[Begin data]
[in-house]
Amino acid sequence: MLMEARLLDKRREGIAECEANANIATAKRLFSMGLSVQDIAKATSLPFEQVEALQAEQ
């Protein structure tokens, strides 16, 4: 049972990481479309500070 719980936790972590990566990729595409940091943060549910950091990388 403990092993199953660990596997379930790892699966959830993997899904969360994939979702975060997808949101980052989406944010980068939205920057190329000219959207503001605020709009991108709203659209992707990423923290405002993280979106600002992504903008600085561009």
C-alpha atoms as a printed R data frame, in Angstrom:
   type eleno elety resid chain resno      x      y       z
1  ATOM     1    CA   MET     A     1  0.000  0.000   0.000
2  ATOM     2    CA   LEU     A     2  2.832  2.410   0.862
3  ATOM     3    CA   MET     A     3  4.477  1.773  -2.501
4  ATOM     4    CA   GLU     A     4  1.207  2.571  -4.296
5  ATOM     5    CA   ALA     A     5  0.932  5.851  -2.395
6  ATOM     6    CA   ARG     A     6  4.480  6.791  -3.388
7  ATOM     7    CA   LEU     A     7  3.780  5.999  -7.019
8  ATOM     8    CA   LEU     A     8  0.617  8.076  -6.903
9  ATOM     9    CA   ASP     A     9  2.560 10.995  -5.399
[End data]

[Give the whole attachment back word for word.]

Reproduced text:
[in-house]
Amino acid sequence: MLMEARLLDKRREGIAECEANANIATAKRLFSMGLSVQDIAKATSLPFEQVEALQAEQ
């Protein structure tokens, strides 16, 4: 049972990481479309500070 719980936790972590990566990729595409940091943060549910950091990388 403990092993199953660990596997379930790892699966959830993997899904969360994939979702975060997808949101980052989406944010980068939205920057190329000219959207503001605020709009991108709203659209992707990423923290405002993280979106600002992504903008600085561009």
C-alpha atoms as a printed R data frame, in Angstrom:
   type eleno elety resid chain resno      x      y       z
1  ATOM     1    CA   MET     A     1  0.000  0.000   0.000
2  ATOM     2    CA   LEU     A     2  2.832  2.410   0.862
3  ATOM     3    CA   MET     A     3  4.477  1.773  -2.501
4  ATOM     4    CA   GLU     A     4  1.207  2.571  -4.296
5  ATOM     5    CA   ALA     A     5  0.932  5.851  -2.395
6  ATOM     6    CA   ARG     A     6  4.480  6.791  -3.388
7  ATOM     7    CA   LEU     A     7  3.780  5.999  -7.019
8  ATOM     8    CA   LEU     A     8  0.617  8.076  -6.903
9  ATOM     9    CA   ASP     A     9  2.560 10.995  -5.399